I'm going to second Calweld's comments about agents. A good agent can make or break your entire situation. As with most things in life, the cheapest bid is not always the best in the long run. We had a situation about a year or so ago with a fire that caused a 100% loss on a structure. It was a lightning strike, nothing to do with us or any contractor. We have a long running history with our agent. He is a local guy that lives in the local community and knows what needs to me known in our market environment. It was at the time that the relationship really shined in that he was able and willing to go to bat for us during the claims process. Yes, we can probably save some money somewhere else, but good professional relationships are hard to come by.
As far as the LLC and INC issues, here's my opion. Personally I have an LLC structure for my business operations and run everything under that name. It does offer some shielding for my personal life. The problem is, if somebody does come after the LLC, then they get all my tools, equipment and such. I'm still personally safe...er, but have nothing to rebuild with. Fact of the matter is if somebody really wants to get you, they probably will. With that in mind, you still need insurance. It protects you and it protects those that you are working for and around. Not to mention there are a lot of jobs you simply can't get without it. If you do hire any portion of your work out to another contractor, require them to have it as well. This way when you get an audit, you can show the insurance company that you are looking out for them by putting another layer of protection in place. Otherwise, if you are using uninsured people, they will charge you for their portion of the risk as well, plus a generous fee for having to deal with it. We cut our insurance premium in HALF by going back through and doing a detailed report on people we hire. On top of that it is just good business practices. Also, put an emphasis on lowering your risk factor to an underwriter. Keep this principal in mind: An upgrade in safety is typically a one time expense. Premiums are a reoccurring expense. A little spent to improve can pay off in the long run by saving you $ every six months. Or you can save a little, put some people at risk, and pay more every installment....
Well, that doesn't really help the whole situation of getting a policy, but it's some thought in general. What I did was simply pay for the higher premiums until the proving period was over. Just had to figure that into the numbers for start up costs and scrapped by for the first bit until some business "momentum" would allow me to actually take a pay check home. I saved for about five years and still worked a part time job when I start my own show. Had to just to eat. Keep in mind to provide proof of any sort of related work that you have done in the past. I was able to use some experience working for another business as credit to my proving time for some areas of coverage. The underwriter simply wanted proof of time spent in that particular industry, not necessarily as time owning a company in it.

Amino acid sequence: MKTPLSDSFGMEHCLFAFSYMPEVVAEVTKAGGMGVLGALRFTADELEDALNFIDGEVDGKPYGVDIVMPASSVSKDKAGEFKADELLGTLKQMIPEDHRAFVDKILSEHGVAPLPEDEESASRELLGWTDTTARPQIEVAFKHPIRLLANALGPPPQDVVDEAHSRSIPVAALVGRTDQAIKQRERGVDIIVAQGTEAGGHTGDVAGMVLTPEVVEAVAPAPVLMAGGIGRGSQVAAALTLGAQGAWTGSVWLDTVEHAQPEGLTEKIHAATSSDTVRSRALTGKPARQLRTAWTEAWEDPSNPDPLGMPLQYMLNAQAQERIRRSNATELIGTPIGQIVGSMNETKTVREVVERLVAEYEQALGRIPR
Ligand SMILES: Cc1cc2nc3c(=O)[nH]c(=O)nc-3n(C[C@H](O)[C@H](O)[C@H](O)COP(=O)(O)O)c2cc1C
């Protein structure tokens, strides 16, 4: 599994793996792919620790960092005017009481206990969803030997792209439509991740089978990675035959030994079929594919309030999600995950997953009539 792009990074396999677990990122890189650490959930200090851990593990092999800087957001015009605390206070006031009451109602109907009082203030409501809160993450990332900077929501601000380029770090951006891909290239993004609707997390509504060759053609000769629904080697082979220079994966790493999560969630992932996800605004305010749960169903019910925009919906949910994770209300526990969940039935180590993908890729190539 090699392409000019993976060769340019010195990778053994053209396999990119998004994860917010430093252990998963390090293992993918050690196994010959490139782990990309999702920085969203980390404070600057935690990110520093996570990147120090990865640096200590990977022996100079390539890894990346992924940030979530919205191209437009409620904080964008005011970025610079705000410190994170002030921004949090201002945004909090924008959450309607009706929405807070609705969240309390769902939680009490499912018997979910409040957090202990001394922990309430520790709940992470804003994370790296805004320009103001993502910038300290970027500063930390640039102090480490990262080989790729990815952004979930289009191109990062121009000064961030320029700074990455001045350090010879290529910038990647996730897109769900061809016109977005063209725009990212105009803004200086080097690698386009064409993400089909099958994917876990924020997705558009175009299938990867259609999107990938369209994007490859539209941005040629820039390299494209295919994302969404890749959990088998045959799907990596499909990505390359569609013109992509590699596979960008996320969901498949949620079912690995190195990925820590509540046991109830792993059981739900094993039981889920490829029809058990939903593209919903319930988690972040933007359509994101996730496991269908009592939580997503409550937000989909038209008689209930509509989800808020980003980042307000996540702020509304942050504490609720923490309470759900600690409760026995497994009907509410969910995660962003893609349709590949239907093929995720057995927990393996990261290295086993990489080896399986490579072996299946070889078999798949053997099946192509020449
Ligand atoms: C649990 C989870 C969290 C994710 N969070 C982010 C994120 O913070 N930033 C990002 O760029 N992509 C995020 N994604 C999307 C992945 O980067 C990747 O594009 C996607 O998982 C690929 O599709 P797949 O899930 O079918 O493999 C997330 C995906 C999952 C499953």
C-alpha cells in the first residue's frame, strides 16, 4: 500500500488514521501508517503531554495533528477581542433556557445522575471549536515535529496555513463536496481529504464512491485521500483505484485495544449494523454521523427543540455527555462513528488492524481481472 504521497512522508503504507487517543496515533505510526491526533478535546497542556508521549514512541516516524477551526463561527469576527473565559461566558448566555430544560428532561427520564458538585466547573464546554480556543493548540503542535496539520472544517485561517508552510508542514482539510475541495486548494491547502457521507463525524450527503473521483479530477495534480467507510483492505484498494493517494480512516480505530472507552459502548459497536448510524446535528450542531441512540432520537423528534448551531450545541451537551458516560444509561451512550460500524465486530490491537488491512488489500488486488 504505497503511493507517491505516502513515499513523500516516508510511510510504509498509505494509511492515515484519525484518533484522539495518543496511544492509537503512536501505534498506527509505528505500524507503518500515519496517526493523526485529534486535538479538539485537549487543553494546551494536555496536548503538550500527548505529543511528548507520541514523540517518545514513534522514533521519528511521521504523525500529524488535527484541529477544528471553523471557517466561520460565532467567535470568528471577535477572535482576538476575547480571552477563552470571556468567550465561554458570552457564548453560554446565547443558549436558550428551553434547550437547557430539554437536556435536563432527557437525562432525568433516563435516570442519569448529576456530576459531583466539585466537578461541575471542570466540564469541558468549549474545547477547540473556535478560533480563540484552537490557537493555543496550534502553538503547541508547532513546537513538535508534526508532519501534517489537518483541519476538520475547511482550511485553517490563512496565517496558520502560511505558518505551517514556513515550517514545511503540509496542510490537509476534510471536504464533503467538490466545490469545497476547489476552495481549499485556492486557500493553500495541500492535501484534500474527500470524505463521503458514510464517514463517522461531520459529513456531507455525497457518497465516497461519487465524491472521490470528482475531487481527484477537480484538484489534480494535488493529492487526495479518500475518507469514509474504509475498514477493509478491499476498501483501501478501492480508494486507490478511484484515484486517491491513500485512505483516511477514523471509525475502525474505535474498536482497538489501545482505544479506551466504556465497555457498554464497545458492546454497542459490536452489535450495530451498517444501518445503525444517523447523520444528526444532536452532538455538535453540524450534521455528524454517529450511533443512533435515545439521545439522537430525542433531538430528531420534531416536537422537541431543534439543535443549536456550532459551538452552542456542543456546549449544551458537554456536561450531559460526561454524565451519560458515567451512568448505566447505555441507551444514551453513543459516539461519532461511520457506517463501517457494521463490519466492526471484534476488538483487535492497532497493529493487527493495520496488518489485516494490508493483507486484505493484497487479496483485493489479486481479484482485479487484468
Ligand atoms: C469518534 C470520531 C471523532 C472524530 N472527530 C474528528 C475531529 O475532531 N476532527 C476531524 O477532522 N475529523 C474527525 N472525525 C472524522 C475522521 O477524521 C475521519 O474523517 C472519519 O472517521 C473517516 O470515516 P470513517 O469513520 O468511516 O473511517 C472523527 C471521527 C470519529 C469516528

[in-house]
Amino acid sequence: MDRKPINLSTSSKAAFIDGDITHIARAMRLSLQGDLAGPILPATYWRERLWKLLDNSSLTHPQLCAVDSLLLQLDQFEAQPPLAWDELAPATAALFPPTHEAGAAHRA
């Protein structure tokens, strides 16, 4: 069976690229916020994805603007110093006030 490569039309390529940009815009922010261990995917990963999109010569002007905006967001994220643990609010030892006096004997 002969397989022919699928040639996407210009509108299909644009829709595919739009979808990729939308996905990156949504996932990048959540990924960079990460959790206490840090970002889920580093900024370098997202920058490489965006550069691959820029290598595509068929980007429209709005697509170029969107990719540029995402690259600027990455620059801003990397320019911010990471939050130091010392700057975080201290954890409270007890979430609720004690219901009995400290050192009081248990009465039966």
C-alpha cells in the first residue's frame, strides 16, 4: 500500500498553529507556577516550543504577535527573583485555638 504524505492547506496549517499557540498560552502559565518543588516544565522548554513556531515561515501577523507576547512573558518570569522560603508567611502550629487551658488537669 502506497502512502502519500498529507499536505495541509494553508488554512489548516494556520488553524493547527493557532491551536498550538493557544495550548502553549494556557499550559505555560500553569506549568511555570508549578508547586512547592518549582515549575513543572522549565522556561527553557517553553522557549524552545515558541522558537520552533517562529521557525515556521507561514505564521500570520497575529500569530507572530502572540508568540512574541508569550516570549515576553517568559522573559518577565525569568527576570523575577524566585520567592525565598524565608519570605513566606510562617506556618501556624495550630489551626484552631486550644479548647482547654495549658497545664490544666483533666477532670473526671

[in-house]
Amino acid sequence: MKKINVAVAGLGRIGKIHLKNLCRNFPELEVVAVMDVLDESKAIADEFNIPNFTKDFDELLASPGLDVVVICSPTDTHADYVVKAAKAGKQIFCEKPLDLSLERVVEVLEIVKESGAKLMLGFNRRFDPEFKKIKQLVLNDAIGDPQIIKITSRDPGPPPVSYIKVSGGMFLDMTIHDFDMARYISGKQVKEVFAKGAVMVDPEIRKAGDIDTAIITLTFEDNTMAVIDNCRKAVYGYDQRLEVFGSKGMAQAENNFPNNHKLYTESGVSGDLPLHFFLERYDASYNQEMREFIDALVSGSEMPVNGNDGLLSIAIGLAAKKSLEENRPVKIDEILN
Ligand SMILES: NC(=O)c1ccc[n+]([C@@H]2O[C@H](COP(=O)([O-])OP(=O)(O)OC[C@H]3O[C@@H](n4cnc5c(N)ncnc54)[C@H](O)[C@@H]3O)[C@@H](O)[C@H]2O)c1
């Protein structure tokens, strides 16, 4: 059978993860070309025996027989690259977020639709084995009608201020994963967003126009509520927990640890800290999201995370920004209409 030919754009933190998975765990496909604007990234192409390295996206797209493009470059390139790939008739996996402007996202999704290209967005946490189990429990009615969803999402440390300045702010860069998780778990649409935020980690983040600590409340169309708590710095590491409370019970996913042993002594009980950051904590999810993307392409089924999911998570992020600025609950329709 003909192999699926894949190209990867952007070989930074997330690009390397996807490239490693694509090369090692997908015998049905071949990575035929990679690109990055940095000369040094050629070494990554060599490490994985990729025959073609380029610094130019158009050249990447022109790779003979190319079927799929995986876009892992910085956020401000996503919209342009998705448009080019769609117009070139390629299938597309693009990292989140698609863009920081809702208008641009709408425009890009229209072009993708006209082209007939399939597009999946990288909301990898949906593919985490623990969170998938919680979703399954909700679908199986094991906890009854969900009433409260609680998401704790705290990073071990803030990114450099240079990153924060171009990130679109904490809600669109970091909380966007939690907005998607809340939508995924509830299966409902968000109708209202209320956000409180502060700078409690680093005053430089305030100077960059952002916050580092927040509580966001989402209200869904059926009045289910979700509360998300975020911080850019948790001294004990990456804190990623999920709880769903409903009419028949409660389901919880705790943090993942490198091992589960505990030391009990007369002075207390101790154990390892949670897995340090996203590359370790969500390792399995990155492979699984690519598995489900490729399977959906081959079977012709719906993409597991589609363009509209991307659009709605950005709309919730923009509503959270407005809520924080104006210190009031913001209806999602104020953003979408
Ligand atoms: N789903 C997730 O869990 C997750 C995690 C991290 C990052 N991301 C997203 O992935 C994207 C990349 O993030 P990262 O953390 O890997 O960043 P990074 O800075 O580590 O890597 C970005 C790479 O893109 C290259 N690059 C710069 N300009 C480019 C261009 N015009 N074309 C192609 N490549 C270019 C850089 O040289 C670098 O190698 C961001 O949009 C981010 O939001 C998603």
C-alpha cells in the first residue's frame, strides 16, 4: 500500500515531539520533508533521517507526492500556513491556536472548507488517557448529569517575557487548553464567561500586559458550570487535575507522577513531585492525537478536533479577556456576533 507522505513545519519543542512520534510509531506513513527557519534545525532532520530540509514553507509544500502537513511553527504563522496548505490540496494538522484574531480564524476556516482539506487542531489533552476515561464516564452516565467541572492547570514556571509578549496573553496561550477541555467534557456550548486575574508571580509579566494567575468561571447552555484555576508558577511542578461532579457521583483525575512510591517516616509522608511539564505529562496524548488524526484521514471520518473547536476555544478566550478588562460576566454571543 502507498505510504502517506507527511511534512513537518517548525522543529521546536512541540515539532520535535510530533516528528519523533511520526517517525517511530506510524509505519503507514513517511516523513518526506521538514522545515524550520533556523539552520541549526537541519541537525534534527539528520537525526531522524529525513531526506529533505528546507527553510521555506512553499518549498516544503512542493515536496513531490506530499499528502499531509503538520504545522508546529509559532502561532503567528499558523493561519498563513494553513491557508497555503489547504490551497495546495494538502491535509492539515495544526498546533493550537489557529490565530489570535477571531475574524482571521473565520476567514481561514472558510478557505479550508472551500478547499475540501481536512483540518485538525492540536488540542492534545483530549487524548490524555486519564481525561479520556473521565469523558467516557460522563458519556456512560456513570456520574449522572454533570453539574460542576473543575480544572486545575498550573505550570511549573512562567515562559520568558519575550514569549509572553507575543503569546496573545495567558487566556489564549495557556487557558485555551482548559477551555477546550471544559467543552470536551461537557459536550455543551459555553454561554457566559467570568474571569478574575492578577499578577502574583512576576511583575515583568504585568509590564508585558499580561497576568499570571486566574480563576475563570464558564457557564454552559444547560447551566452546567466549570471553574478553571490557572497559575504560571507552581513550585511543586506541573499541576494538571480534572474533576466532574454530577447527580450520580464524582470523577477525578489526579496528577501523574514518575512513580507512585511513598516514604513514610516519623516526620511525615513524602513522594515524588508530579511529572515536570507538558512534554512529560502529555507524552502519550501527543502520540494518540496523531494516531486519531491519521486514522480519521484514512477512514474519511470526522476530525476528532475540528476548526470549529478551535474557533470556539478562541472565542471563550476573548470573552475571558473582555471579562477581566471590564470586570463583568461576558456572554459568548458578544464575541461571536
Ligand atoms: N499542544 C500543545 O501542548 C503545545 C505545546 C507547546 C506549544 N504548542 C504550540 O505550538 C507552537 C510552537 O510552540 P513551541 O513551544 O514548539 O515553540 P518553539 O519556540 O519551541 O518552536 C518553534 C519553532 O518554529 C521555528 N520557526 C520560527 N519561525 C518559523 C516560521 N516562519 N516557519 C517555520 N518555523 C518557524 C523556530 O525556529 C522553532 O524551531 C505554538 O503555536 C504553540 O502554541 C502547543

I agree, America is becoming the land of the law suit, but I will take business here any day. That's why so many people want to come here. Basically all you have to do is say "I'm in business for myself" and there you go. Granted, there are all levels after that, but at least you CAN do it. The American dream is not that everyone WILL succeed, it's that everyone CAN succeed. OK, off the soap box...
Good luck with the search and let us know if you discover a good avenue that we haven't discussed.
Results 11 to 14 of 14
Thread: Insurance Blue's
01-24-2007, 04:16 PM #11
01-24-2007, 04:40 PM #12
Very well put, but you always have a business partner in America, the IRS. I find this is the land of plenty and a great place to do business.
01-27-2007, 02:12 AM #13Member
- Join Date
- Sep 2005
I'd be willing to bet that everyone that reads these messages is a DIY type. We design, then we fabricate, and we elicit help as needed - all the time learning in the process. That being said, unless you want to read book after book on legal crap and learning tax codes - hire a business consultant/lawer to guide you through the maze.
Decision #1 - Sole proprietor, Corporation, Sub-S Corp, LLC
- Personal liabilities of each
- Tax advantages of each
Decision #2 - Business liabilities
- Fed Taxes
- State Taxes
- Equipment write offs
Decision #3 - Book keeping
- Home grown
- Business Accounting package (Intuit)
- Payroll services
Decision #4 - Insurance
- Look for a recommendation from someone already insured in the trade
- it saved me $2500 a year - $350 a year vs. $2850 a year
- Limit your coverage to the work performed.
02-01-2007, 06:25 PM #14
What about incorporation.
You have a welding business and you personaly own the welding equipment. so what you do is rent the welding equipment to your welding company in case you do get sued your welding company does'nt own the gear you do
that's kinda how a lawyer put it to me.
If you people can add to this or tell me somthing different I'm all ears
now having said this I do agree with if somebody wants you bad enough
they will get you.